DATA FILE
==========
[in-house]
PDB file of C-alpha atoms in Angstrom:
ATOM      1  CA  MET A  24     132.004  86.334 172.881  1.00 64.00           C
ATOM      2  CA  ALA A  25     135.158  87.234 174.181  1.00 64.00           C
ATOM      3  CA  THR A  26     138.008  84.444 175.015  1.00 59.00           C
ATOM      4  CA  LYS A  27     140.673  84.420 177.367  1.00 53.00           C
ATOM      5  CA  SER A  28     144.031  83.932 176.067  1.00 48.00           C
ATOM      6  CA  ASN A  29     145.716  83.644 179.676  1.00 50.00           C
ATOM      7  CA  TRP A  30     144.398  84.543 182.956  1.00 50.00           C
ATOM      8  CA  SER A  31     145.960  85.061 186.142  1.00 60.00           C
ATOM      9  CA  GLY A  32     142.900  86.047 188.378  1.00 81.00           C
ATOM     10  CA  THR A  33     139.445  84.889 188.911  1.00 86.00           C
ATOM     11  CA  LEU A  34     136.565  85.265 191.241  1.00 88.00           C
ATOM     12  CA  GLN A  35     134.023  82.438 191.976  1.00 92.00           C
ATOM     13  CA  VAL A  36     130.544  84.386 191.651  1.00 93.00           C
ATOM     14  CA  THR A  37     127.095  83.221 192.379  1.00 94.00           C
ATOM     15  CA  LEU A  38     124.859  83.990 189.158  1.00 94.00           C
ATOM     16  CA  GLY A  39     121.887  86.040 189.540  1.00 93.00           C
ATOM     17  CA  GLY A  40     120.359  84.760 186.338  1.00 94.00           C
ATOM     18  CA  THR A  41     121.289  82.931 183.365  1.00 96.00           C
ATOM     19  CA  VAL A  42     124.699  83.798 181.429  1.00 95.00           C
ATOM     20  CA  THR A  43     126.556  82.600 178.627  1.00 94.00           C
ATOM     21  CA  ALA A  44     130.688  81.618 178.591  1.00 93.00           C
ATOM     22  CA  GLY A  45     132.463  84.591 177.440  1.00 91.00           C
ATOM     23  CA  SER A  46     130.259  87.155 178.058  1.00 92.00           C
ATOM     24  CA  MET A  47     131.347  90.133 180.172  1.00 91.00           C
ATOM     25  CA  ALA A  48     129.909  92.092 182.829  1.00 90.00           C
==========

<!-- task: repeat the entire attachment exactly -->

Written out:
[in-house]
PDB file of C-alpha atoms in Angstrom:
ATOM      1  CA  MET A  24     132.004  86.334 172.881  1.00 64.00           C
ATOM      2  CA  ALA A  25     135.158  87.234 174.181  1.00 64.00           C
ATOM      3  CA  THR A  26     138.008  84.444 175.015  1.00 59.00           C
ATOM      4  CA  LYS A  27     140.673  84.420 177.367  1.00 53.00           C
ATOM      5  CA  SER A  28     144.031  83.932 176.067  1.00 48.00           C
ATOM      6  CA  ASN A  29     145.716  83.644 179.676  1.00 50.00           C
ATOM      7  CA  TRP A  30     144.398  84.543 182.956  1.00 50.00           C
ATOM      8  CA  SER A  31     145.960  85.061 186.142  1.00 60.00           C
ATOM      9  CA  GLY A  32     142.900  86.047 188.378  1.00 81.00           C
ATOM     10  CA  THR A  33     139.445  84.889 188.911  1.00 86.00           C
ATOM     11  CA  LEU A  34     136.565  85.265 191.241  1.00 88.00           C
ATOM     12  CA  GLN A  35     134.023  82.438 191.976  1.00 92.00           C
ATOM     13  CA  VAL A  36     130.544  84.386 191.651  1.00 93.00           C
ATOM     14  CA  THR A  37     127.095  83.221 192.379  1.00 94.00           C
ATOM     15  CA  LEU A  38     124.859  83.990 189.158  1.00 94.00           C
ATOM     16  CA  GLY A  39     121.887  86.040 189.540  1.00 93.00           C
ATOM     17  CA  GLY A  40     120.359  84.760 186.338  1.00 94.00           C
ATOM     18  CA  THR A  41     121.289  82.931 183.365  1.00 96.00           C
ATOM     19  CA  VAL A  42     124.699  83.798 181.429  1.00 95.00           C
ATOM     20  CA  THR A  43     126.556  82.600 178.627  1.00 94.00           C
ATOM     21  CA  ALA A  44     130.688  81.618 178.591  1.00 93.00           C
ATOM     22  CA  GLY A  45     132.463  84.591 177.440  1.00 91.00           C
ATOM     23  CA  SER A  46     130.259  87.155 178.058  1.00 92.00           C
ATOM     24  CA  MET A  47     131.347  90.133 180.172  1.00 91.00           C
ATOM     25  CA  ALA A  48     129.909  92.092 182.829  1.00 90.00           C